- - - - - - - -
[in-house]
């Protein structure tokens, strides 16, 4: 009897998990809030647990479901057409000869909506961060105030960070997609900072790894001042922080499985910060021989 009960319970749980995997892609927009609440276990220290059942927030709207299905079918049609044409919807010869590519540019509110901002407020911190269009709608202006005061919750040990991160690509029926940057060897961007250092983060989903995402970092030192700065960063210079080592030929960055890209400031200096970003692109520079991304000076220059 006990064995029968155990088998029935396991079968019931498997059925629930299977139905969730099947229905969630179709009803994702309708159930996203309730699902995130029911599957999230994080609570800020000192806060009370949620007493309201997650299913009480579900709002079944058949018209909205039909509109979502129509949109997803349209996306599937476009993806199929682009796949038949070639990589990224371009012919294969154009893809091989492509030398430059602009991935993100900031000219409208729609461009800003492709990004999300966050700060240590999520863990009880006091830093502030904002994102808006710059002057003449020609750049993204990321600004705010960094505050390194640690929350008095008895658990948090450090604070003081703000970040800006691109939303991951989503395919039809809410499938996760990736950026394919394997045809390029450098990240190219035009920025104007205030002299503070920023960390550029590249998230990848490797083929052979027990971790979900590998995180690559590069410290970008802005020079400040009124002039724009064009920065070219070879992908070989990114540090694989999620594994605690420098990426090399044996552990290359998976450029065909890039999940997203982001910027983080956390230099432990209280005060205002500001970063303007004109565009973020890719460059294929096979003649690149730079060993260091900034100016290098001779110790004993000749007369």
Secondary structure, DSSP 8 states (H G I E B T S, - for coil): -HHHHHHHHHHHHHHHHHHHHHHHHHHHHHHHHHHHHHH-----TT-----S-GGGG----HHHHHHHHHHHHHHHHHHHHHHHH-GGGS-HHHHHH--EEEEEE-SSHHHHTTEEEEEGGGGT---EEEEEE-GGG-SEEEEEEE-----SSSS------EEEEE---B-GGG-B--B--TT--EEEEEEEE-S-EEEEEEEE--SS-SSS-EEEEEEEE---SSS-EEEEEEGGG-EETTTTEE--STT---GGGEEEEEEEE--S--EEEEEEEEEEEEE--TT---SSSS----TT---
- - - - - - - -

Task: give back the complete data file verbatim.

[in-house]
């Protein structure tokens, strides 16, 4: 009897998990809030647990479901057409000869909506961060105030960070997609900072790894001042922080499985910060021989 009960319970749980995997892609927009609440276990220290059942927030709207299905079918049609044409919807010869590519540019509110901002407020911190269009709608202006005061919750040990991160690509029926940057060897961007250092983060989903995402970092030192700065960063210079080592030929960055890209400031200096970003692109520079991304000076220059 006990064995029968155990088998029935396991079968019931498997059925629930299977139905969730099947229905969630179709009803994702309708159930996203309730699902995130029911599957999230994080609570800020000192806060009370949620007493309201997650299913009480579900709002079944058949018209909205039909509109979502129509949109997803349209996306599937476009993806199929682009796949038949070639990589990224371009012919294969154009893809091989492509030398430059602009991935993100900031000219409208729609461009800003492709990004999300966050700060240590999520863990009880006091830093502030904002994102808006710059002057003449020609750049993204990321600004705010960094505050390194640690929350008095008895658990948090450090604070003081703000970040800006691109939303991951989503395919039809809410499938996760990736950026394919394997045809390029450098990240190219035009920025104007205030002299503070920023960390550029590249998230990848490797083929052979027990971790979900590998995180690559590069410290970008802005020079400040009124002039724009064009920065070219070879992908070989990114540090694989999620594994605690420098990426090399044996552990290359998976450029065909890039999940997203982001910027983080956390230099432990209280005060205002500001970063303007004109565009973020890719460059294929096979003649690149730079060993260091900034100016290098001779110790004993000749007369």
Secondary structure, DSSP 8 states (H G I E B T S, - for coil): -HHHHHHHHHHHHHHHHHHHHHHHHHHHHHHHHHHHHHH-----TT-----S-GGGG----HHHHHHHHHHHHHHHHHHHHHHHH-GGGS-HHHHHH--EEEEEE-SSHHHHTTEEEEEGGGGT---EEEEEE-GGG-SEEEEEEE-----SSSS------EEEEE---B-GGG-B--B--TT--EEEEEEEE-S-EEEEEEEE--SS-SSS-EEEEEEEE---SSS-EEEEEEGGG-EETTTTEE--STT---GGGEEEEEEEE--S--EEEEEEEEEEEEE--TT---SSSS----TT---